[Blueboard] Kino's Marginal(ized) Voices series continues with the nailbiting suspense of Wages of Fear

Andrew Albert J. Ty andrewty at i-manila.com.ph
Thu Mar 7 00:33:53 PHT 2002


Hi everyone,

For our next-to-last screening for Kino Series Two, we have decided to show
a film by the French filmmaker Henri-Georges Clouzot (also known for being
the director of the original version of Diabolique). Clouzot was such a good
filmmaker that even Hitchcock himself at one point felt that his mantle of
"Master of Suspense" was slipping to this Frenchman.

In Wages of Fear, Clouzot has directed a nailbiter of a film. The story is
simple enough: four men hired to transport truckloads of dynamite over
dangerously-broken roads. In terms of cinematic storytelling, however, Wages
of Fear is excruciatingly suspenseful, combining an unrelentingly tense mood
all throughout the film. In terms of its thematic, the film pointedly
critiques the exploitation that American capitalism has wrought upon the
marginalized--a critique that ends up being a parable of the human condition
itself, of which Clouzot's view is one of the bleakest to ever be caught on
cinema.

Screening is at the Comm Studio this Friday at 5 pm, after a brief
introduction.

Hope to see you there,
Andrew Albert J. Ty
Department of Communication


March 8: Wages of Fear (France 1953)
"Clouzot's existential film takes place in an unspecified Latin American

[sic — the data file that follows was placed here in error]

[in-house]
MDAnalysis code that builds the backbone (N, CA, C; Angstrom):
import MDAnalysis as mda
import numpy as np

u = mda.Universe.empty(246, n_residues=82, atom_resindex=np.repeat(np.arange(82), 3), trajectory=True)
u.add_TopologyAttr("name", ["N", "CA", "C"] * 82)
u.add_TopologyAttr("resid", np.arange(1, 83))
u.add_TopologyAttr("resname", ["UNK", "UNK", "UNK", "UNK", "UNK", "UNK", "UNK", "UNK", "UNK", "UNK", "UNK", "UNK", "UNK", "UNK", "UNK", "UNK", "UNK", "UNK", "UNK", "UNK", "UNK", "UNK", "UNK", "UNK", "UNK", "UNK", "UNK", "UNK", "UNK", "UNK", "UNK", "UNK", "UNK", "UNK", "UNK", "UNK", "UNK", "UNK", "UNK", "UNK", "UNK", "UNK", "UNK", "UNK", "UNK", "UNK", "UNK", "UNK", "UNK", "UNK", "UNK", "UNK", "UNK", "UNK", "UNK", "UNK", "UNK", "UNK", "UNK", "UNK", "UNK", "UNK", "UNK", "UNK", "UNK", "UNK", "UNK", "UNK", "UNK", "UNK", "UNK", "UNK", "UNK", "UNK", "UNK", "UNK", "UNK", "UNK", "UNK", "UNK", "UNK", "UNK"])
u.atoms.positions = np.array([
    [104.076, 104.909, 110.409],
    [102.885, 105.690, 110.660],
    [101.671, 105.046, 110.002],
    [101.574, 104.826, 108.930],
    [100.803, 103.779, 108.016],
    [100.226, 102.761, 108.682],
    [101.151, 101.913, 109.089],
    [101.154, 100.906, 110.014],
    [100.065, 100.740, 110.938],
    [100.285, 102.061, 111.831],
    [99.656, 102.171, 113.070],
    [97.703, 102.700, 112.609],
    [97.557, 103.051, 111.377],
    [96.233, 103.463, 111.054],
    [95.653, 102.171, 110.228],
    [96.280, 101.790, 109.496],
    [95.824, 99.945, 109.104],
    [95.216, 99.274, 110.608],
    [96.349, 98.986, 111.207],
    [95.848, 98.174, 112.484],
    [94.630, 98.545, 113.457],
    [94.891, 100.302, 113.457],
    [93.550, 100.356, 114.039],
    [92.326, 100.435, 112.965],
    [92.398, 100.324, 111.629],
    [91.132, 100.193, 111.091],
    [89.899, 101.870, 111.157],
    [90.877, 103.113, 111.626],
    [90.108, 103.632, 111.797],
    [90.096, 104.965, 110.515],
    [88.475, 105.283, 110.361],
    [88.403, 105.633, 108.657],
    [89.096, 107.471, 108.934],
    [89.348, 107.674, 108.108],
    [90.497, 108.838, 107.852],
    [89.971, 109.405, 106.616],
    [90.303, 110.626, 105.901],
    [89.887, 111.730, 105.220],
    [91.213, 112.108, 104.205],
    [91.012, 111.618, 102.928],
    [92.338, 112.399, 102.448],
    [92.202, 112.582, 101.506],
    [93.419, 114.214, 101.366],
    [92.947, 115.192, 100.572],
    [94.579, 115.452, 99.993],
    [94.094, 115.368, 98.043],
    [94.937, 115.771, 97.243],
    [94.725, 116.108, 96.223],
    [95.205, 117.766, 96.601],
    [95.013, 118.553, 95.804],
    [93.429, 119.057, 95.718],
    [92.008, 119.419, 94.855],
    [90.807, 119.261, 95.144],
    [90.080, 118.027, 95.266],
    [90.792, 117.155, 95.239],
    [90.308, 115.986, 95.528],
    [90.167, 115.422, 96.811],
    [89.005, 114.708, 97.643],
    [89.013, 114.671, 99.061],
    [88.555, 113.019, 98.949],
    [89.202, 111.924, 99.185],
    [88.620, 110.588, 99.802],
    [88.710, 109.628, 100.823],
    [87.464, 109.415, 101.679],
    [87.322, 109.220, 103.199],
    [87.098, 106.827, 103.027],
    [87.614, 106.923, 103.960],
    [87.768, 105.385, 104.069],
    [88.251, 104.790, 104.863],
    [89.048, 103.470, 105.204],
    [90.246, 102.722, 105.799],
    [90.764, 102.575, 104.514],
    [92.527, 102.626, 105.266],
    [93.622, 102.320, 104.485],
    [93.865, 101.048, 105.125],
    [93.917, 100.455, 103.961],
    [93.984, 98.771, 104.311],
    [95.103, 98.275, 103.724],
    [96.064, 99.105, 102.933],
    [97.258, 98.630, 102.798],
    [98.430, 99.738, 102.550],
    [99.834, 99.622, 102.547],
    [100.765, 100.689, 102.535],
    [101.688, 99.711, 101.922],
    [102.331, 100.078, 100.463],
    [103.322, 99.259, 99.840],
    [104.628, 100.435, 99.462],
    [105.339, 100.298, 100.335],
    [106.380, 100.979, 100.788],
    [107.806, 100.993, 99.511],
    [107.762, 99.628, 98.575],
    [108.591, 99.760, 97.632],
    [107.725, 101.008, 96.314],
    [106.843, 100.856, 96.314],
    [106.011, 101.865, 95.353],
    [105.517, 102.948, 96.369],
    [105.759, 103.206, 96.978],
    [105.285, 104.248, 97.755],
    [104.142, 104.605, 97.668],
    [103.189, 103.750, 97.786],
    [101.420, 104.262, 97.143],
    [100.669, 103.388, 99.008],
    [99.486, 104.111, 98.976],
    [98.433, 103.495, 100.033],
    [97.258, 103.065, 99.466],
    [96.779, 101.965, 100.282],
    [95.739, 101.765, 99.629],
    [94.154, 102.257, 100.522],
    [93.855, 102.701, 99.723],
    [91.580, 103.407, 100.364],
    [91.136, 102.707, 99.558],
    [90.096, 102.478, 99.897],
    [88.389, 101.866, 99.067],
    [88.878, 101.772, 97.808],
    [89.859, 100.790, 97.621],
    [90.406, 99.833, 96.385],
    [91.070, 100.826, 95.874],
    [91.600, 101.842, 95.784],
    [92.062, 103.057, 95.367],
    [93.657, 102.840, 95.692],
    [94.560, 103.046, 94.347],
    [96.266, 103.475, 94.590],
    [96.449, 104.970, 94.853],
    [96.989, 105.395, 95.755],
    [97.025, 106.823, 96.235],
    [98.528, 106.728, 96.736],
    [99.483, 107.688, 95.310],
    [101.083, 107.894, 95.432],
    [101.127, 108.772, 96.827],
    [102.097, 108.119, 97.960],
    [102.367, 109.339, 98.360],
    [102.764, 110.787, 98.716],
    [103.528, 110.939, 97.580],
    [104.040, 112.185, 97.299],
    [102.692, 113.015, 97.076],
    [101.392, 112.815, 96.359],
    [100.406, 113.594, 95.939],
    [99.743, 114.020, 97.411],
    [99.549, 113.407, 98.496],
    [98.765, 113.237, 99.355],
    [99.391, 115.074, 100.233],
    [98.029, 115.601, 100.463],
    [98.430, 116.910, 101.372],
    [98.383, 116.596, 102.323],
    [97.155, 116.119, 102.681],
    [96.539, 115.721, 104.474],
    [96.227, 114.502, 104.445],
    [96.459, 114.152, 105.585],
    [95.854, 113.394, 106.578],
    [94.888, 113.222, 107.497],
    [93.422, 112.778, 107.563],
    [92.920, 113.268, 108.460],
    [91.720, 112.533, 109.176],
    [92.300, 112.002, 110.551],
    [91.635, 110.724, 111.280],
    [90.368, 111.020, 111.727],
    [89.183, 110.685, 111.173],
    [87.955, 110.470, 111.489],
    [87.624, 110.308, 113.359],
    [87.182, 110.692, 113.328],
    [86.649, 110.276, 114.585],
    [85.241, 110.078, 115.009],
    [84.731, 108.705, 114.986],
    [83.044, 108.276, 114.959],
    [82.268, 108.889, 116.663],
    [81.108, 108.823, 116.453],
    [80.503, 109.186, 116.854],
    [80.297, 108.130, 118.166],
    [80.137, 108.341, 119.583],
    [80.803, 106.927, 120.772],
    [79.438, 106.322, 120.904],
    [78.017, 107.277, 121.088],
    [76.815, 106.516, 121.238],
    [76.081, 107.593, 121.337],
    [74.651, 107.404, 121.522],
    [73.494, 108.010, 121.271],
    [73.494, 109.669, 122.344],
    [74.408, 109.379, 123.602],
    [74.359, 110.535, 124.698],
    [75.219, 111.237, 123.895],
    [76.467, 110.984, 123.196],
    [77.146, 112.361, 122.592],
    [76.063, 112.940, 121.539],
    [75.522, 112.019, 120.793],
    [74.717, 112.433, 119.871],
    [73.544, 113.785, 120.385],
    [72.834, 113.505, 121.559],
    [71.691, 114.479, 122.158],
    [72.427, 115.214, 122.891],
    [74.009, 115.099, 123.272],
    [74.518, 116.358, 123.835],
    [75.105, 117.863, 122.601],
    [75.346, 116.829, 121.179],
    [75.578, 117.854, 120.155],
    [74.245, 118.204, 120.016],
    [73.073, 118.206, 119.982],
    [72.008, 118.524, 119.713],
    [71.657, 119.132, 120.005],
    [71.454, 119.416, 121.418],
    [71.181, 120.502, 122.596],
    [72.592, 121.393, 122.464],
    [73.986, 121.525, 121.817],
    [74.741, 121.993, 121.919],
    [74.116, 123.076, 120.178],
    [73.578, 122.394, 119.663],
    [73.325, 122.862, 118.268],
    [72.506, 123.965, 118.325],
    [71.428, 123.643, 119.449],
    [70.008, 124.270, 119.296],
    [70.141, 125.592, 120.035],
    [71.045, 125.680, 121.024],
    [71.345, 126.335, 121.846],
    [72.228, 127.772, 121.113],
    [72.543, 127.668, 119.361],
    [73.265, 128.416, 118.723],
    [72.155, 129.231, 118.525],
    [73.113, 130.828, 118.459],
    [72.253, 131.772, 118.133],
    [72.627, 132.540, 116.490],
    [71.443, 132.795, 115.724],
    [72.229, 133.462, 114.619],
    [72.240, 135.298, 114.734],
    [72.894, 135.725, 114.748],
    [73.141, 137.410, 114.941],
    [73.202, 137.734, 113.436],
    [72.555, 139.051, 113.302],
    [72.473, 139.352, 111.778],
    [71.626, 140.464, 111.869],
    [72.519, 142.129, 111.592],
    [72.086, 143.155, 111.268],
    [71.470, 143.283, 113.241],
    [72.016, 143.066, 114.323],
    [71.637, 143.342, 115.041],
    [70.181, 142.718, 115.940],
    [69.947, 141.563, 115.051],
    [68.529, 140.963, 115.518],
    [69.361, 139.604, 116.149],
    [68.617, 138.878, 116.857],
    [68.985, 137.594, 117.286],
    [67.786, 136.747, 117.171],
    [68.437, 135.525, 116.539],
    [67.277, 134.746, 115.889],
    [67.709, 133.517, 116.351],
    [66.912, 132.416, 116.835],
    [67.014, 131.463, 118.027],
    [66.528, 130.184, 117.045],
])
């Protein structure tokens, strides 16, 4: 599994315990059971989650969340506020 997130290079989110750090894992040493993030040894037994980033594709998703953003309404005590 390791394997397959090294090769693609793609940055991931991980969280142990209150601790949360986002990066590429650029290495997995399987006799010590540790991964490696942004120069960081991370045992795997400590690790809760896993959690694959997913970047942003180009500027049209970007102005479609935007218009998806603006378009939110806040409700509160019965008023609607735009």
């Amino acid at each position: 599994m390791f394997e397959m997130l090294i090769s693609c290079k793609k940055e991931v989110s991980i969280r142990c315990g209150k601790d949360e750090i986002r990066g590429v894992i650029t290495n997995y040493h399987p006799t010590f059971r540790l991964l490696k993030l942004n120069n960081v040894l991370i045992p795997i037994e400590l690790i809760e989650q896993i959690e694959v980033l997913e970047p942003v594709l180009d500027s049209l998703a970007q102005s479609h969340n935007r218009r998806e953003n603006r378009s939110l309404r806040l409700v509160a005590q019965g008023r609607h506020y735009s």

country and a fictional village, Las Piedras. The refuse of the earth find
themselves in this hellhole, though it's hard to figure out how anyone could
wind up here. Now everyone dreams of fleeing, but they haven't the money.
Four tough vagabonds. get the opportunity to escape the squalor when an
American fuel company offers them $2,000 each to hurriedly transport two
truckloads of nitroglycerine over 300 miles of hazardous mountain roads. In
this film, Clouzot viciously attacks corporations that continually exploit
individuals (especially non-union workers in Third World countries) and
gamble with their lives so the company profits. But he's equally
disappointed in men such as the "heroes" of this film who risk their lives
for all the wrong reasons." (Danny Peary)

March 15: Bayaning 3rd World (RP 1999)




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